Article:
Not Physical Deformity, Official Apathy Ruins His Life

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“I want to be an independent man and earn living through fair means. After my father suffered a stroke few months back, I ensured milk business does not get affected,”

Aadil Sadiq

Image: Fayaz Ahmad Shergojiri

KULGAM: As Fayaz Ahmed Shergojri walks through the public places, he catches the attention of all around him. Perhaps Shergojri is the shortest man in Kashmir and his height has always been a topic for his friends and neighbours in his hometown in an informal conversations. But this has never let him down, in fact made his resolve stronger to move on in life like any other normal person.

He suffers from a neurological weakness and speech impairment as well.  

 “I have no grudges with what Allah has bestowed me. He is the best knower of things. I never feel bad about my short height but take it as a gift from Him. Feeling bad about it will mean challenging God’s will,” Fayaz says.

He, even never felt shy of his physical deformity especially when people keep glaring at him.

“Sometimes a thought strikes my mind and realize that I am physically abnormal person and unfit in the society. Immediately I look at those who are not able to see or walk and repent for all what I was thinking about. I put my head down in prostrate before Almighty for all this,” he says. 

 He runs a milk shop in Qaimoo after his father suffered a stroke and went bed ridden due to partial paralysis.

Fayaz volunteered himself to carry the burden of family and replaced his father at his milk shop.

“I want to be an independent man and earn living through fair means. After my father suffered a stroke few months back, I ensured milk business does not get affected,” he adds.

He is the eldest of all five siblings including three sisters and a brother.

Fayaz’s passion for learning and independent living is such that he every day crosses a distance of seven kms to make it to a computer cum tailoring center in Anantnag.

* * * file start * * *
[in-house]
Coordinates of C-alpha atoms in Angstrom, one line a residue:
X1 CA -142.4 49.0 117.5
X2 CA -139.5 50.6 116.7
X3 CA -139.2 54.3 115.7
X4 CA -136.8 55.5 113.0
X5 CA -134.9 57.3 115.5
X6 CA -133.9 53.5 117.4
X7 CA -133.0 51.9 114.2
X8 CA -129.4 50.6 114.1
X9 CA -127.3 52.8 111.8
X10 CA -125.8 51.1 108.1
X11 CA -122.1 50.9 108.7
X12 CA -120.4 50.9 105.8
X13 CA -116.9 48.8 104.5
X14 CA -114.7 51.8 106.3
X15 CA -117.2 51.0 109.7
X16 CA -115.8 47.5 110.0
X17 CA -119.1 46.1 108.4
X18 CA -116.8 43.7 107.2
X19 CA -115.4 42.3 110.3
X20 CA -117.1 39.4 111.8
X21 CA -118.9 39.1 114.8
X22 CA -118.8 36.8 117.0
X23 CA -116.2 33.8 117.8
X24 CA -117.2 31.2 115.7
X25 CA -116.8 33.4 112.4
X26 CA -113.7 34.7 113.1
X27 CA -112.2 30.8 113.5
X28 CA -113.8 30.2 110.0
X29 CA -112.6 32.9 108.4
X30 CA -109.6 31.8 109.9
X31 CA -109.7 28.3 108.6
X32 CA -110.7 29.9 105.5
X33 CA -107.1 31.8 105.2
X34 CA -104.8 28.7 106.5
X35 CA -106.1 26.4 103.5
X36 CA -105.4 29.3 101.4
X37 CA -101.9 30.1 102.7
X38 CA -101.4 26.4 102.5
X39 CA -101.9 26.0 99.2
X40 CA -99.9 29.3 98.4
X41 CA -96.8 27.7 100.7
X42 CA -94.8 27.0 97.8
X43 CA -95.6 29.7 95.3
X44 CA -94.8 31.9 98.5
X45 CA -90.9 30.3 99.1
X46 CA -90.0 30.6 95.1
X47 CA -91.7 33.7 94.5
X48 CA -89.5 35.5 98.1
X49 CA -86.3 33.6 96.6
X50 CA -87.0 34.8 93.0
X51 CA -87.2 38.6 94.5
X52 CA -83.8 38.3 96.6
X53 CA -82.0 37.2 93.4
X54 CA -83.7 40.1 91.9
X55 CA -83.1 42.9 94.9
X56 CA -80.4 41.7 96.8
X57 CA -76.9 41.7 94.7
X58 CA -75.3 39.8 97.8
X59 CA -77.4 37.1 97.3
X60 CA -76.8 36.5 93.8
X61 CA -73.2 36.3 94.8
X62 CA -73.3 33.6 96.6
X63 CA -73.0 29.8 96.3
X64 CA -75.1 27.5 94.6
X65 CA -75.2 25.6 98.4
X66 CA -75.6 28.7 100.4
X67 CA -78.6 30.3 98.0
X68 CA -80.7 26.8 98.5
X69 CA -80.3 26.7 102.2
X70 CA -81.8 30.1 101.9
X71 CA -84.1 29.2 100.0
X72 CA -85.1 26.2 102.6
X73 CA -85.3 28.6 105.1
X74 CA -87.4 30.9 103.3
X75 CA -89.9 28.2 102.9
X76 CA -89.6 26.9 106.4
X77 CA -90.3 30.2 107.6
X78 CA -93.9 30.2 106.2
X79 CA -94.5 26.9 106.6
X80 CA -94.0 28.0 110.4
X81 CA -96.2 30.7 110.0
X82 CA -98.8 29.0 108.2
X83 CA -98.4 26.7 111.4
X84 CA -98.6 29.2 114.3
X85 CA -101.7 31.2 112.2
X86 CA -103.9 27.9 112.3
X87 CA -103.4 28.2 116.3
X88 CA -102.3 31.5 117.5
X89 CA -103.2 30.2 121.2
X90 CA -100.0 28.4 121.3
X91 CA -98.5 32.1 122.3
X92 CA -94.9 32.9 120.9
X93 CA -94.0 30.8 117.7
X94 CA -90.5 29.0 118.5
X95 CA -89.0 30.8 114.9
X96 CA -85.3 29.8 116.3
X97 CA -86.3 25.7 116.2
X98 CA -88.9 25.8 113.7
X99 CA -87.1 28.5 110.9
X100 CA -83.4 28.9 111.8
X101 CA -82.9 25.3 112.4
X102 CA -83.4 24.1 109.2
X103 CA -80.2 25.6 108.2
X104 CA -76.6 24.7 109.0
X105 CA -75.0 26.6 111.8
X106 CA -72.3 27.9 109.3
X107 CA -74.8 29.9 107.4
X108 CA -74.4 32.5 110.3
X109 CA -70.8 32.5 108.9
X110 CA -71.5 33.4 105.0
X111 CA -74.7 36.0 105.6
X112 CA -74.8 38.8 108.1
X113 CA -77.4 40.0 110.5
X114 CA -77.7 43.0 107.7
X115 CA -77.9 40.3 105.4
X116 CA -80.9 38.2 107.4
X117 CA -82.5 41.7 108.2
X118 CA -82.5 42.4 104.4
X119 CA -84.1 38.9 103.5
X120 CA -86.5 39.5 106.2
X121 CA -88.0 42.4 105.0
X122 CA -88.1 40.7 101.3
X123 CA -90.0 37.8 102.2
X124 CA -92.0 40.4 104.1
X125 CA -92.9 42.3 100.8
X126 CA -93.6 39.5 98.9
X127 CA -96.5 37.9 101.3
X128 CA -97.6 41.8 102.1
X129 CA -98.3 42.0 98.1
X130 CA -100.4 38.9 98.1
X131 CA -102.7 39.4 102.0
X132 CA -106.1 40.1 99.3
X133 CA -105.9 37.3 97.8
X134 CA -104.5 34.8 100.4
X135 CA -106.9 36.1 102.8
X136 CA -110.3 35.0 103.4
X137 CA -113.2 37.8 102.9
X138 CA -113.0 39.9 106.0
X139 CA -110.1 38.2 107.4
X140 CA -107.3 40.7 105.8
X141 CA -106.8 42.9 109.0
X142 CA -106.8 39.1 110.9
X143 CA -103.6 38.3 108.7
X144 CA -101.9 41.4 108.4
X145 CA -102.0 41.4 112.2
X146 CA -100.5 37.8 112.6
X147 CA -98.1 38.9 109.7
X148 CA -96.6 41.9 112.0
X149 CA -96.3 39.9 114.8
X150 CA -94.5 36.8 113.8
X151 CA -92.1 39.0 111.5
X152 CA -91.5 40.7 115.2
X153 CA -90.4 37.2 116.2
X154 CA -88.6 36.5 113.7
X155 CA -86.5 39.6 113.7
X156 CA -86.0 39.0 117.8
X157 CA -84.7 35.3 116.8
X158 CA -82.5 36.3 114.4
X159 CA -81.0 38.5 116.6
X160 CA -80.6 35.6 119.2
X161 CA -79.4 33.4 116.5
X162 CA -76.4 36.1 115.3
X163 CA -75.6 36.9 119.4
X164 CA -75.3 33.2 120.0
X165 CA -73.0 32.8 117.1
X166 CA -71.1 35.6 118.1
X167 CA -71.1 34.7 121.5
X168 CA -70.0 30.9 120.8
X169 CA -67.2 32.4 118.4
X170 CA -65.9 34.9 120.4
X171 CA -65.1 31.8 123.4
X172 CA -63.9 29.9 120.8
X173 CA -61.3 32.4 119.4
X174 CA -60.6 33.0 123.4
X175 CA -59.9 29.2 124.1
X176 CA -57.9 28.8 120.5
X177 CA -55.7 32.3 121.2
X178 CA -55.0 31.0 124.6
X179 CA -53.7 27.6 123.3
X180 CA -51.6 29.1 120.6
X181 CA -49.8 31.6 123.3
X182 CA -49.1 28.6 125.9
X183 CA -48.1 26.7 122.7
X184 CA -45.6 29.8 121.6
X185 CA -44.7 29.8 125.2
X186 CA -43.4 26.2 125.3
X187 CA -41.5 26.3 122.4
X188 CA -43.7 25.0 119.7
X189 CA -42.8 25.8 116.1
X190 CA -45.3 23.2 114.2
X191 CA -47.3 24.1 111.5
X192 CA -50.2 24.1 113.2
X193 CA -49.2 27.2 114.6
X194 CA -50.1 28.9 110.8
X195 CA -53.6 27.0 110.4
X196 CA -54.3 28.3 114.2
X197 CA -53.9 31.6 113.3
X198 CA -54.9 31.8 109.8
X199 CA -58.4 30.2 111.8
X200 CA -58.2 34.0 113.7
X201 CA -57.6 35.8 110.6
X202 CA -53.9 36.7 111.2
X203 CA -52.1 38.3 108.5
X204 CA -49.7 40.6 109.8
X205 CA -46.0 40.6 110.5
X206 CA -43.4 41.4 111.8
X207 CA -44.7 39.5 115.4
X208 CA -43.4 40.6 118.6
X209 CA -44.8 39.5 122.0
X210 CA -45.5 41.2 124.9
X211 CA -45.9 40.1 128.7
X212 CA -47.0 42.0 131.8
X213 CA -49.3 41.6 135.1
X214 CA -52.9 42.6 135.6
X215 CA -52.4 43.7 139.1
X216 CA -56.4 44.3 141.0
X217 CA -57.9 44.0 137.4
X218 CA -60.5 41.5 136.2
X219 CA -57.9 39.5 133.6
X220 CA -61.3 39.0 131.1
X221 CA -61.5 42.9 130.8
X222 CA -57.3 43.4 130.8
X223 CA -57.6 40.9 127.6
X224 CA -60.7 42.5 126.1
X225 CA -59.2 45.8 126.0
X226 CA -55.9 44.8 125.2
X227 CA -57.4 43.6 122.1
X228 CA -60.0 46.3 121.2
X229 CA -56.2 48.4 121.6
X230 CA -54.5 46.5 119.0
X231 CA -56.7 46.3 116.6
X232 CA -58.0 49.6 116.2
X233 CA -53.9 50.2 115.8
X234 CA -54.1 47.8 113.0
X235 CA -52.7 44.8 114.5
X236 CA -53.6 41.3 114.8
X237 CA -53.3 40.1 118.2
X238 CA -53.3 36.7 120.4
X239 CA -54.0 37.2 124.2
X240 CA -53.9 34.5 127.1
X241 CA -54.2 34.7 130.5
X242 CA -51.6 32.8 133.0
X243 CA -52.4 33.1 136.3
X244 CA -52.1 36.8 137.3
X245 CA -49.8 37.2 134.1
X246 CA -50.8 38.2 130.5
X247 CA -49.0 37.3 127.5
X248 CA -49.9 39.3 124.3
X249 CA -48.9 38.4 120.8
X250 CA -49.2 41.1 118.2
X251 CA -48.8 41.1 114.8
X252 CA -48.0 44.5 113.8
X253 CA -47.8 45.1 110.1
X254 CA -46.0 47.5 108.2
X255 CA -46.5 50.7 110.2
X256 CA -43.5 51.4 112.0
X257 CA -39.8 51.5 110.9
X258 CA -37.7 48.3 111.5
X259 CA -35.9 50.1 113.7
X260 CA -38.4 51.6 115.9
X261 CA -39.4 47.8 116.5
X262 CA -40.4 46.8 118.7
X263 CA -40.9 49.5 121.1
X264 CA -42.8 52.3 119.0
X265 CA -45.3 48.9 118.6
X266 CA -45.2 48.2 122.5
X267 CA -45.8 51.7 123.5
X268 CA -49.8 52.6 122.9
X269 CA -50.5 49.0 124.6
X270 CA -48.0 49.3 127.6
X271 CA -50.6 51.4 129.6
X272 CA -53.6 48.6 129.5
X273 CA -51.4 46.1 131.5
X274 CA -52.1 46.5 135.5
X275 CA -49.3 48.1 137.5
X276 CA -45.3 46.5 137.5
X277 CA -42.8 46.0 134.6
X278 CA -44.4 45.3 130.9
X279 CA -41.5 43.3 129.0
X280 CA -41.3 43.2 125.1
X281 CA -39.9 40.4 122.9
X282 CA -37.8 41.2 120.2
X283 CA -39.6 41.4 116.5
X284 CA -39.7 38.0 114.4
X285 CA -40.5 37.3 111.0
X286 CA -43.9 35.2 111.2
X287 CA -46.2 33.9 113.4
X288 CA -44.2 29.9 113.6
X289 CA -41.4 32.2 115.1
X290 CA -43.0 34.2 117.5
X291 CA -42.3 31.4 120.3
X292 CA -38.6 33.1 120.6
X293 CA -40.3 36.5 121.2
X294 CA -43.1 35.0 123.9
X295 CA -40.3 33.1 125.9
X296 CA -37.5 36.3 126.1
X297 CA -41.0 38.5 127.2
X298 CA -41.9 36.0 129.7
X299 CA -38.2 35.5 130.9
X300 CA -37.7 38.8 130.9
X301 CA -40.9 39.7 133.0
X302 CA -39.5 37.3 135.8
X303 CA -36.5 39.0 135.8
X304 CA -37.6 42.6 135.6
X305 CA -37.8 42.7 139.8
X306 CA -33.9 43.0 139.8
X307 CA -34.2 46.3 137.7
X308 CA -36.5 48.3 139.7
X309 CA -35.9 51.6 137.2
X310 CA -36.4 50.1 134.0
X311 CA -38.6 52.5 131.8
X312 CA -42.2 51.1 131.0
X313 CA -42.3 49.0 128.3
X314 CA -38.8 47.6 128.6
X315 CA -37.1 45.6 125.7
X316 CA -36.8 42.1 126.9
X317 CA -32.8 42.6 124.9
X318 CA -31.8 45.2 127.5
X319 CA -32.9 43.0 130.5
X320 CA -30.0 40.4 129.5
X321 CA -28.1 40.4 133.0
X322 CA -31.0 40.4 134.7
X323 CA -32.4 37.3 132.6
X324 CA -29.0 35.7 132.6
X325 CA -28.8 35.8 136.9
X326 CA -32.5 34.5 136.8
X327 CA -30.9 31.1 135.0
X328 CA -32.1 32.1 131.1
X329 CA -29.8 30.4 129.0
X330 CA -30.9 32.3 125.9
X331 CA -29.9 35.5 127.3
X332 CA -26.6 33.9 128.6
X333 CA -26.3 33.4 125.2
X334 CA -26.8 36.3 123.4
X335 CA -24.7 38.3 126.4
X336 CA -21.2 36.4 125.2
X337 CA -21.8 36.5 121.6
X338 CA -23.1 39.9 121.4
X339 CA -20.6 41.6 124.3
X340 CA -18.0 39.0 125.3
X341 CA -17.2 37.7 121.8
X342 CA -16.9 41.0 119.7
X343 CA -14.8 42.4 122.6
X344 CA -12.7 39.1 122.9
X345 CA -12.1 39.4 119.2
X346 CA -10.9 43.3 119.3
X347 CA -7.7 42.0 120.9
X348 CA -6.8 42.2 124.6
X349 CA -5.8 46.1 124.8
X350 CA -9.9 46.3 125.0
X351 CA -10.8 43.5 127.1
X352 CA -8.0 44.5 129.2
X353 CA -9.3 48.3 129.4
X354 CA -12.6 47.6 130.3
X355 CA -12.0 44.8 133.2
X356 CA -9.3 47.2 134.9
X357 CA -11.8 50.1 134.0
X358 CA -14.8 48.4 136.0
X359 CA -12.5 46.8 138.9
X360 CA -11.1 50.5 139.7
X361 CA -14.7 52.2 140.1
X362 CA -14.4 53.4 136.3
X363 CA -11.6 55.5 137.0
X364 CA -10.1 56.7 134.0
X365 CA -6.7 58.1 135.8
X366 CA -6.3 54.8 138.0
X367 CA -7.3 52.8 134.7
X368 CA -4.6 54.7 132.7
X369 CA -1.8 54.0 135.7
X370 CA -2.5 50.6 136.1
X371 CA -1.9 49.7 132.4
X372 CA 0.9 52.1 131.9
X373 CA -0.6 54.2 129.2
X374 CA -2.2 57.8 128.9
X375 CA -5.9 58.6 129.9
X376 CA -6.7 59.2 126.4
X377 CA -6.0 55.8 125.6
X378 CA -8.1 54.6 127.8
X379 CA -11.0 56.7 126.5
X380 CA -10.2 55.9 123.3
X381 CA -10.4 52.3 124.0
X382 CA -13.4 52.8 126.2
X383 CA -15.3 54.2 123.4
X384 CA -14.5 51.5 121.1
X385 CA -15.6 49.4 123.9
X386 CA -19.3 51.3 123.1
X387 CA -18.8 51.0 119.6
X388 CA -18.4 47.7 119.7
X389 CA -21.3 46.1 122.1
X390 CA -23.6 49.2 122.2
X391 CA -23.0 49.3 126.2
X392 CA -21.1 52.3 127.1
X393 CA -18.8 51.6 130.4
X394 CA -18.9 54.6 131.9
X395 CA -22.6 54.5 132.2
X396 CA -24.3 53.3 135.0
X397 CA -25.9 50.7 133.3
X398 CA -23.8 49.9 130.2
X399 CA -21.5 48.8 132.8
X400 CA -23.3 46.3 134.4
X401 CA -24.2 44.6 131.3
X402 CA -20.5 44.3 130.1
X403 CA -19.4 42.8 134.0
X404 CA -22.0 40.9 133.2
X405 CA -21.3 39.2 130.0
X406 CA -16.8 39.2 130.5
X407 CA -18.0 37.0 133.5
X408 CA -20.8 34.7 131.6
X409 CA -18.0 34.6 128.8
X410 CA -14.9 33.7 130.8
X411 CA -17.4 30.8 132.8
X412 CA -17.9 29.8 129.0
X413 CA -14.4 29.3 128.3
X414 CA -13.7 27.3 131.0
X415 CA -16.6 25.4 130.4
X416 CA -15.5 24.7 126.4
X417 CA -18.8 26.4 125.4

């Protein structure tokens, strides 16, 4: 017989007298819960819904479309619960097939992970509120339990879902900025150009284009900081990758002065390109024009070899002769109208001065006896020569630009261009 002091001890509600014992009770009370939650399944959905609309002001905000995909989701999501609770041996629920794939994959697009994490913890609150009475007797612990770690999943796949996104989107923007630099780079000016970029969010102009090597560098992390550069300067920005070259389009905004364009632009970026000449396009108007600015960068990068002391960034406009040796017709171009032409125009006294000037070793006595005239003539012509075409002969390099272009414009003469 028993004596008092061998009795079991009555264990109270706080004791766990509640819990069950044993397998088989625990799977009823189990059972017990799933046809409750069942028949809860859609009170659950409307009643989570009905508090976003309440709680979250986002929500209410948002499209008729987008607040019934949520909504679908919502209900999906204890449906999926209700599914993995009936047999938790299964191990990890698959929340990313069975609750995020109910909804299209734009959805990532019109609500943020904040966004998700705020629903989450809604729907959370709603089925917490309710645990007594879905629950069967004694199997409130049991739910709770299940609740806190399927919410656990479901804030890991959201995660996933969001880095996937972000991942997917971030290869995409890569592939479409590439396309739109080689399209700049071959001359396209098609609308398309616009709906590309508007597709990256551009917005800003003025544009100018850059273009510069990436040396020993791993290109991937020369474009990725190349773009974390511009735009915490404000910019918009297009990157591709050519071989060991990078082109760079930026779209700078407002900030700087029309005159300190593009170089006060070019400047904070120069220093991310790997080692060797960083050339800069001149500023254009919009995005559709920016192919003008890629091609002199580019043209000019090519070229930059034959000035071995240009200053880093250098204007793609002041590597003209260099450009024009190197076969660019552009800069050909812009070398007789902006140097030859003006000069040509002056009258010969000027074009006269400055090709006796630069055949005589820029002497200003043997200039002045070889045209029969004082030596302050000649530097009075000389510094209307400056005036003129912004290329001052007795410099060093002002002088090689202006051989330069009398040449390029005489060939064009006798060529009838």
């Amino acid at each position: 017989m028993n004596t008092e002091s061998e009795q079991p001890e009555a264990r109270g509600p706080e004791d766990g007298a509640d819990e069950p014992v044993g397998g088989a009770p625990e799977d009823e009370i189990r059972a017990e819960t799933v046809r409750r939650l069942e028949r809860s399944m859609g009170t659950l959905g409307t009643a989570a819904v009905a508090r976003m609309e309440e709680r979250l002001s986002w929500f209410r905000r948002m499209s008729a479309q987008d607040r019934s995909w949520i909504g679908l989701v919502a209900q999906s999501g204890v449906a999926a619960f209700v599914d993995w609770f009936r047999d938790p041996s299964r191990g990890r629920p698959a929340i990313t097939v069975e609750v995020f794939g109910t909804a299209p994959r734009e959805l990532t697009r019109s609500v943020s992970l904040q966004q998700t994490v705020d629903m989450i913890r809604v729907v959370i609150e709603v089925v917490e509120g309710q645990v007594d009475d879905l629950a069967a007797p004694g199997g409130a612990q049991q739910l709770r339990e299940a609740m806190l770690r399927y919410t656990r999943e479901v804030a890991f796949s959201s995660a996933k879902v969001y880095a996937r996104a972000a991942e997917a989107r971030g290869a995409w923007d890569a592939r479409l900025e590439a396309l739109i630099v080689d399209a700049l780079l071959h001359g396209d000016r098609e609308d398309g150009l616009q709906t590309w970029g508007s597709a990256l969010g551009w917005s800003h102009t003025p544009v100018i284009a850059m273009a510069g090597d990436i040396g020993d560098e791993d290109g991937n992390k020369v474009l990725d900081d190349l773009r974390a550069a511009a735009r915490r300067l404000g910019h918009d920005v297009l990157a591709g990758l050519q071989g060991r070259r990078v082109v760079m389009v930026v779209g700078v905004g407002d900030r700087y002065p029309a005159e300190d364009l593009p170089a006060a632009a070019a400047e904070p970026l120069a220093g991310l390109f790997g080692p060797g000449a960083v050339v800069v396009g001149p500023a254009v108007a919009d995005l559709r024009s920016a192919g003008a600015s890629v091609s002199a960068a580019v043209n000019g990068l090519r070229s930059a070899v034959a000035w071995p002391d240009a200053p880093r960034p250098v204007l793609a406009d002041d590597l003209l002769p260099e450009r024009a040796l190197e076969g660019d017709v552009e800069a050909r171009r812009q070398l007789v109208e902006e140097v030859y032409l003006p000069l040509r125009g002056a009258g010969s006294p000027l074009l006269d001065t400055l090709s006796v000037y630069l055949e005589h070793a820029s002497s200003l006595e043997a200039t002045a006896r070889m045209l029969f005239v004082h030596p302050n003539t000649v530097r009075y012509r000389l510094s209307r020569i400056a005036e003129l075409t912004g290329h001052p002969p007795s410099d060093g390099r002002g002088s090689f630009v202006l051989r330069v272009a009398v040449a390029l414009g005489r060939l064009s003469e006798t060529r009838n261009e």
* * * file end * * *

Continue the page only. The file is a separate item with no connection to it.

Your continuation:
“I spend three to four hours on shop both in morning and evening and during day time I go to learn computer and tailoring in Anantnag. I don’t want to be a burden on my parents but do something on my own. I believe in dignified life”.
Though many TV channels offered him the role in serials locally which could have supported his livelihood, Fayaz believes he is not meant for that and will continue to strive for means of income which suits his dignified life.

In fact he wants study but the official apathy plays a spoil sport in his dream. His hands and fingers are too short to allow him to write and many a times he sought the scribe to support him in exams. 

The denial of scribe has heavily caused dent to his career and so far three times he failed to complete the matriculation. 

“I appeared in class 10 exams thrice and every time failed. The reason for my failure in the exams is the weakness in my hand. I can hardly write for ten minutes continuously. My arm right from fingers to elbow starts aching within ten minutes of writing,” Fayaz said. 
He said that after his continuous failures in exams he approached board authorities seeking scribe but they refused clearly.

“I told them that being disabled it is my right to have a scribe who could write for me in exams but they did not listen. Had they allowed me scribe I would have completed my graduation also. One wonders how indifferent they can be towards the people with disabilities,” Fayaz rues. 

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